4. Not too soft or too thick. The thinner and firmer the shoe the more ground feel (proprioception) you have. The increased ground feel allows your body to adjust to the forces of running in a more efficient way and is optimal for learning natural running form and technique. Without a firm message to the nervous system our body does not know which muscles to use, how hard to turn them on, and how long to keep them on for. To get a clear message in thick/soft shoes we are forced to strike the ground harder and drive the foot onto a firm surface to give us the feedback we require.

Picture: Toebox too narrow.  Note deviation of Great Toe

Now onto sizing and here is why most size too small:
  • When a load is applied to a foot by running or with a pack weight your foot will spread in length by up to half an inch.
  • You need at least an 1/8 inch or more space on heel and toe for any sock.
  • You want 1/3 to 1/2 an inch in front of your big toe to allow room for loading and splay
  • Your foot will splay 15% in width under load if allowed in the shoe.
  • Your foot is widest at the toes and unfortunately most shoes are not shaped this way.
Tips on sizing
Note…We’ve never had a customer return and say their shoes were too big.
  • Do not assume you are the same size as a previous shoe.
  • Take your time and try several shoes on, preferably at the end of the day. Go run in them. Do not try them on sitting.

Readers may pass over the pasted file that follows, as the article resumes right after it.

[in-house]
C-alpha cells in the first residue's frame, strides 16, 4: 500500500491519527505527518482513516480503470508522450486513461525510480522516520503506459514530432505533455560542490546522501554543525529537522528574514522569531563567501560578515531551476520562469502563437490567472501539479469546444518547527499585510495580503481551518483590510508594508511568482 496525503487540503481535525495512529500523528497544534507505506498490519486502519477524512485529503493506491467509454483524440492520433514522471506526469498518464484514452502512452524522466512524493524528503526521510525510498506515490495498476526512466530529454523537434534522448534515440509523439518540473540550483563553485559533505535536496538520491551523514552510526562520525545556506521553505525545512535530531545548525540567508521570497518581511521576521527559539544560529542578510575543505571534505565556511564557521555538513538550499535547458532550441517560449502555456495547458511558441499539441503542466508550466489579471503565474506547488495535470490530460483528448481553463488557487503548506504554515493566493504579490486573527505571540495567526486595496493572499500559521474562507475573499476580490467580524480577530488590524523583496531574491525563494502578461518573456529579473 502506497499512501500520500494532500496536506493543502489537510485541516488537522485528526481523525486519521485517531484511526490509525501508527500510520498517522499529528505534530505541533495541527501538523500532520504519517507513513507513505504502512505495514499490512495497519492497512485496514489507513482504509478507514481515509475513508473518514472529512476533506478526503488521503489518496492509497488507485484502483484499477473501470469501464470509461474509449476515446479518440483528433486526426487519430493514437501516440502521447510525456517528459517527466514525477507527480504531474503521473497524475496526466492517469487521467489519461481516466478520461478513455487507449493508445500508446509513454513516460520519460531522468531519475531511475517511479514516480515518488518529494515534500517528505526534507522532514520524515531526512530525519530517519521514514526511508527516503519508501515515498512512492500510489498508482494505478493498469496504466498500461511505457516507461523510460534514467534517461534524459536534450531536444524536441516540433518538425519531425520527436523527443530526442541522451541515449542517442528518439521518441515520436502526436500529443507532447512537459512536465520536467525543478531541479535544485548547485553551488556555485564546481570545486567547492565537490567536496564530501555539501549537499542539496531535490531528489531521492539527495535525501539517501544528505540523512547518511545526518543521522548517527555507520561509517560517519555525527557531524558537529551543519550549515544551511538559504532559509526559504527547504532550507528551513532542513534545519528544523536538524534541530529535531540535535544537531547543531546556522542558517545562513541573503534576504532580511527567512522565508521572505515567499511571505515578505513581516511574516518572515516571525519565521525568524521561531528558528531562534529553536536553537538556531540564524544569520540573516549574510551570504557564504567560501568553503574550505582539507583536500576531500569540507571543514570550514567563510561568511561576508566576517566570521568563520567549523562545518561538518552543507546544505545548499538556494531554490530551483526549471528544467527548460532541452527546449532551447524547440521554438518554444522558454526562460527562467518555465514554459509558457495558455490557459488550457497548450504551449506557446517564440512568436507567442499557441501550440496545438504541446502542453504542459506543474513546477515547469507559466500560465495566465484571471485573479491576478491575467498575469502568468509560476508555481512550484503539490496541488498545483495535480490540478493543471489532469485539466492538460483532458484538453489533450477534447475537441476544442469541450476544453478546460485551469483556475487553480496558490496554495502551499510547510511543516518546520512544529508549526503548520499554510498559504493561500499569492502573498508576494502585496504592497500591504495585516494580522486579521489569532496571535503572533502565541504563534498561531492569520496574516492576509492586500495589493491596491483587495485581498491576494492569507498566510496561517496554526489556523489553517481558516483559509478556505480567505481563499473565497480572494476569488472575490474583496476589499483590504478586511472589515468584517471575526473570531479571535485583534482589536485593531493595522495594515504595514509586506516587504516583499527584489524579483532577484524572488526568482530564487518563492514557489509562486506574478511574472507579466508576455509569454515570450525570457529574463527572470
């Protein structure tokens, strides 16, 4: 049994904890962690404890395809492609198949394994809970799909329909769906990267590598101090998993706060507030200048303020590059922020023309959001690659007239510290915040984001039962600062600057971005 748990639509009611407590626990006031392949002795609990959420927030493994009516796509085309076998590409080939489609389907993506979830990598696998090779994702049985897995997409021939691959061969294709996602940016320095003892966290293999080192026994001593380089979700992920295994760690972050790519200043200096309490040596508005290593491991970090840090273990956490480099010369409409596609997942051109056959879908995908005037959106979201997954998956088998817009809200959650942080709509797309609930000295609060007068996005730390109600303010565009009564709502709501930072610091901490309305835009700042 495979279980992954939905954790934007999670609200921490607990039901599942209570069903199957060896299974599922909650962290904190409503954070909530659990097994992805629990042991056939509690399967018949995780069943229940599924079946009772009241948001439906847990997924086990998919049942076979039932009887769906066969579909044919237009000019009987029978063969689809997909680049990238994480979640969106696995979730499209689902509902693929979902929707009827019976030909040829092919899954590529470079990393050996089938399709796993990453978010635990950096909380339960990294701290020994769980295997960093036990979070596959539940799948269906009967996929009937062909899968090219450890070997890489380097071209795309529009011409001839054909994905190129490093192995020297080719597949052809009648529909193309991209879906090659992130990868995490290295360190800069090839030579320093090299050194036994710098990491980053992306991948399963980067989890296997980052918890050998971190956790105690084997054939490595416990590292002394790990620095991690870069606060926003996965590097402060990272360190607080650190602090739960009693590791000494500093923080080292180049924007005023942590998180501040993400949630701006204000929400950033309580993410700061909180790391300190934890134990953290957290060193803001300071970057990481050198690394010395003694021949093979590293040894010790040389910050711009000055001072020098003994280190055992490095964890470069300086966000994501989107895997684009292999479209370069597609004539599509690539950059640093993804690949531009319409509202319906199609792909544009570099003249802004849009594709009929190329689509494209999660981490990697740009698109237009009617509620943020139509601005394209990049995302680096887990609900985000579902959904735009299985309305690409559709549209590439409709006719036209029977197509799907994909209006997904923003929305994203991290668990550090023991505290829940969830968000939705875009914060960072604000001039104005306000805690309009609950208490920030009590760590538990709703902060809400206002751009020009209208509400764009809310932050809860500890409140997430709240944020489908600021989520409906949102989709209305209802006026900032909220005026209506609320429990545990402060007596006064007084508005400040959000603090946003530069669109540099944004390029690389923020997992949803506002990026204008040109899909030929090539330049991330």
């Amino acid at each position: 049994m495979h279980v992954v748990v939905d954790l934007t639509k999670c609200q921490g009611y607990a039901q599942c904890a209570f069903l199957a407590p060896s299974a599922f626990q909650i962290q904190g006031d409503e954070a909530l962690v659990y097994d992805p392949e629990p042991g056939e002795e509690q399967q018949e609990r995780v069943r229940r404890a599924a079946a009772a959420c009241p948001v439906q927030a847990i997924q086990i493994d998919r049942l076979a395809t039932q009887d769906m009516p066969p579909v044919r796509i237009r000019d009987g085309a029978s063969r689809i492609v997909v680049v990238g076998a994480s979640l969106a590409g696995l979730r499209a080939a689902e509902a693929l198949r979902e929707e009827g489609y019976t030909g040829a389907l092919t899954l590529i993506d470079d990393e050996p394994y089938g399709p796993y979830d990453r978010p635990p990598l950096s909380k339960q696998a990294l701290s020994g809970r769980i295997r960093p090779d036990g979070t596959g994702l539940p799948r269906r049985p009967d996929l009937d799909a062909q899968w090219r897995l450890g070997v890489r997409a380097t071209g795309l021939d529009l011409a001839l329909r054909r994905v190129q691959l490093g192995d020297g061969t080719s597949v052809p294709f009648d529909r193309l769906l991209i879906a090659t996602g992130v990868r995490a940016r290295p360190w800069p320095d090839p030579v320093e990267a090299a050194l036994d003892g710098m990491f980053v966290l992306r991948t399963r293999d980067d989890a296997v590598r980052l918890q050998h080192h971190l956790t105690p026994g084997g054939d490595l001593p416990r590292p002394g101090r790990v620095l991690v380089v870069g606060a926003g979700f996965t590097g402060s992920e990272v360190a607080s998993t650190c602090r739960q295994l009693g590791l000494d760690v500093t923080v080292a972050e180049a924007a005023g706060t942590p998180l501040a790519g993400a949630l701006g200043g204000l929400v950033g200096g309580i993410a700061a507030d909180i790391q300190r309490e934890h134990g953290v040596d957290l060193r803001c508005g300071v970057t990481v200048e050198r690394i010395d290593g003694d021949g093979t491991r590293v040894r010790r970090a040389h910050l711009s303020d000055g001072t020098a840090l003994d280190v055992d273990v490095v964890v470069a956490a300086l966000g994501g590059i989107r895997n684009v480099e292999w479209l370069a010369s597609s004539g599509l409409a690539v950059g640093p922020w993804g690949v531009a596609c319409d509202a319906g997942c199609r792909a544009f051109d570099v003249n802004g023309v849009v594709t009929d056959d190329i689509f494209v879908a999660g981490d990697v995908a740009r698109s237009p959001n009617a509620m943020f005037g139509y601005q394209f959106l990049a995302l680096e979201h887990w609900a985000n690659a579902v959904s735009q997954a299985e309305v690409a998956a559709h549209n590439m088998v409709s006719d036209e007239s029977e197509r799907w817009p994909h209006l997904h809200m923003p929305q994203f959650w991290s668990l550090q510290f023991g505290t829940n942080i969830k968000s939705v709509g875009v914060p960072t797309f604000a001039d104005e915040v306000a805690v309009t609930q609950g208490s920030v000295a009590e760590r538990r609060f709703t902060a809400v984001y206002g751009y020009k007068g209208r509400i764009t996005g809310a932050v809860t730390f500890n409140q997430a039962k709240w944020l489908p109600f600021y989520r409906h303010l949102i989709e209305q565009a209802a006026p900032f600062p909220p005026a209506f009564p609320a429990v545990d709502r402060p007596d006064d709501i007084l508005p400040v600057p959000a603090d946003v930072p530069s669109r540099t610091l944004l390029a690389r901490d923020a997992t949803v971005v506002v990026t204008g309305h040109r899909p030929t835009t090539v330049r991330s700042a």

• Always try both shoes on. If feet are slightly different size fit the larger foot.
  • Take the shoe removable insole out and see how your foot fits against the insole as a template. Is there room at the toes or does your foot spill over the insole?  If no room to spare or if your foot spills over, this shoe will not fit comfortably.
  • Keep going half size up until the shoes are obviously too big.
  • Try on shoes at end of day when feet are most flattened and swollen.
  • Try on with the type of sock you will wear for activity.
  • For women, you may fit better in a men’s shoe for width at the forefoot.
  • Do not lace the shoes up tight.  Allow spread in the midfoot and forefoot.
  • Go up onto the ball of the foot. Can you put your index finger between your heel and the back of the shoe- if not the shoe is likely too small.
  • Consider not using the soft insole.  This takes up space in the shoe and interferes with ground feel.
  • Walk on a firm surface, not a carpeted one.
  • If you are a runner you MUST run in the shoe.  What feels nice and soft when walking is the opposite of what you need when running, which is a more firm base to give the message up your kinetic chain to stabilize/balance in mid stance.
  • Sandals are great as they allow for natural foot spread without restriction from an upper.
Socks:
  • When trying on shoes, wear the socks you would normally wear in them. Socks are not necessary but are mainly for added comfort, especially in avoiding blisters. Like shoes, socks can be too tight, contributing to foot irritation and restriction. For most situations, socks should be thin and not tight. Make sure your socks do not bunch.